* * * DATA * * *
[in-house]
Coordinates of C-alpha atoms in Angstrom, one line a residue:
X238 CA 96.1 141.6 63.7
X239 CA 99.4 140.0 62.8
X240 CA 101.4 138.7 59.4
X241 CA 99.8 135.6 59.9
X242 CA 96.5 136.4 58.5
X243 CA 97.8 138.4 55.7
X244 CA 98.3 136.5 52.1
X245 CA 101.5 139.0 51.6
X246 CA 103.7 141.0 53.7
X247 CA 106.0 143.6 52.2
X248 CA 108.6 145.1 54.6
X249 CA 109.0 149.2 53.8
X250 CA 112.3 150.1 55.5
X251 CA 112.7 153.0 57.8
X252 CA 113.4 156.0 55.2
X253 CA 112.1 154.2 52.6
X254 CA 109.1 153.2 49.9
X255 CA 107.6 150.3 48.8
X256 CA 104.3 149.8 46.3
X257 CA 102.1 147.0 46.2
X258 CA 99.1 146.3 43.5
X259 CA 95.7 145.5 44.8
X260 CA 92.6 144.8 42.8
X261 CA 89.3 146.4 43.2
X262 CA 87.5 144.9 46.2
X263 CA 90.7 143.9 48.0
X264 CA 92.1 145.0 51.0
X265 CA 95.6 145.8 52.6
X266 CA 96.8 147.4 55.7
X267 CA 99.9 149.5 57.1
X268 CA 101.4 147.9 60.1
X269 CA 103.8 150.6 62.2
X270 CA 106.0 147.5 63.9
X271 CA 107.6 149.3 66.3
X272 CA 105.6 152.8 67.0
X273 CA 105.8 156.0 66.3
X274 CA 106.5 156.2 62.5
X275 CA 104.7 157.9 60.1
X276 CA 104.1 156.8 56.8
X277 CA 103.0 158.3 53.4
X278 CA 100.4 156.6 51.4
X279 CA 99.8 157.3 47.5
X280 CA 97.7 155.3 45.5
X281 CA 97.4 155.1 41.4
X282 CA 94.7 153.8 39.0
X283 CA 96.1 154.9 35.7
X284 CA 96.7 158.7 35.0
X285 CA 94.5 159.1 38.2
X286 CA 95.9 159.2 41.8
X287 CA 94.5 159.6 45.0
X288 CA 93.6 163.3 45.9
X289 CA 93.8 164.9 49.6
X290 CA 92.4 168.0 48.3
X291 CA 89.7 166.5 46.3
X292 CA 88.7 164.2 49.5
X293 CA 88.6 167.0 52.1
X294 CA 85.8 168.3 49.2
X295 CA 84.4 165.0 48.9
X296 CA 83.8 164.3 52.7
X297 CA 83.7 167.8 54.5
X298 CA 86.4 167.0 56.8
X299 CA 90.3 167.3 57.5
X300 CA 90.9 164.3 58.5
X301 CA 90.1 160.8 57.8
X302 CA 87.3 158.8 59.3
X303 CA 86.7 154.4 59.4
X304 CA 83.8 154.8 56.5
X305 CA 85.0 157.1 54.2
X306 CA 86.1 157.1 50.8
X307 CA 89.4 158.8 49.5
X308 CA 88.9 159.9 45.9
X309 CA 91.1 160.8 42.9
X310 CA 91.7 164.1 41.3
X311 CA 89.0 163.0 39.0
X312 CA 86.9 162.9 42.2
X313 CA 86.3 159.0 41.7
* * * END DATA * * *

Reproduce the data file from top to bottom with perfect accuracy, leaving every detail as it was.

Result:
[in-house]
Coordinates of C-alpha atoms in Angstrom, one line a residue:
X238 CA 96.1 141.6 63.7
X239 CA 99.4 140.0 62.8
X240 CA 101.4 138.7 59.4
X241 CA 99.8 135.6 59.9
X242 CA 96.5 136.4 58.5
X243 CA 97.8 138.4 55.7
X244 CA 98.3 136.5 52.1
X245 CA 101.5 139.0 51.6
X246 CA 103.7 141.0 53.7
X247 CA 106.0 143.6 52.2
X248 CA 108.6 145.1 54.6
X249 CA 109.0 149.2 53.8
X250 CA 112.3 150.1 55.5
X251 CA 112.7 153.0 57.8
X252 CA 113.4 156.0 55.2
X253 CA 112.1 154.2 52.6
X254 CA 109.1 153.2 49.9
X255 CA 107.6 150.3 48.8
X256 CA 104.3 149.8 46.3
X257 CA 102.1 147.0 46.2
X258 CA 99.1 146.3 43.5
X259 CA 95.7 145.5 44.8
X260 CA 92.6 144.8 42.8
X261 CA 89.3 146.4 43.2
X262 CA 87.5 144.9 46.2
X263 CA 90.7 143.9 48.0
X264 CA 92.1 145.0 51.0
X265 CA 95.6 145.8 52.6
X266 CA 96.8 147.4 55.7
X267 CA 99.9 149.5 57.1
X268 CA 101.4 147.9 60.1
X269 CA 103.8 150.6 62.2
X270 CA 106.0 147.5 63.9
X271 CA 107.6 149.3 66.3
X272 CA 105.6 152.8 67.0
X273 CA 105.8 156.0 66.3
X274 CA 106.5 156.2 62.5
X275 CA 104.7 157.9 60.1
X276 CA 104.1 156.8 56.8
X277 CA 103.0 158.3 53.4
X278 CA 100.4 156.6 51.4
X279 CA 99.8 157.3 47.5
X280 CA 97.7 155.3 45.5
X281 CA 97.4 155.1 41.4
X282 CA 94.7 153.8 39.0
X283 CA 96.1 154.9 35.7
X284 CA 96.7 158.7 35.0
X285 CA 94.5 159.1 38.2
X286 CA 95.9 159.2 41.8
X287 CA 94.5 159.6 45.0
X288 CA 93.6 163.3 45.9
X289 CA 93.8 164.9 49.6
X290 CA 92.4 168.0 48.3
X291 CA 89.7 166.5 46.3
X292 CA 88.7 164.2 49.5
X293 CA 88.6 167.0 52.1
X294 CA 85.8 168.3 49.2
X295 CA 84.4 165.0 48.9
X296 CA 83.8 164.3 52.7
X297 CA 83.7 167.8 54.5
X298 CA 86.4 167.0 56.8
X299 CA 90.3 167.3 57.5
X300 CA 90.9 164.3 58.5
X301 CA 90.1 160.8 57.8
X302 CA 87.3 158.8 59.3
X303 CA 86.7 154.4 59.4
X304 CA 83.8 154.8 56.5
X305 CA 85.0 157.1 54.2
X306 CA 86.1 157.1 50.8
X307 CA 89.4 158.8 49.5
X308 CA 88.9 159.9 45.9
X309 CA 91.1 160.8 42.9
X310 CA 91.7 164.1 41.3
X311 CA 89.0 163.0 39.0
X312 CA 86.9 162.9 42.2
X313 CA 86.3 159.0 41.7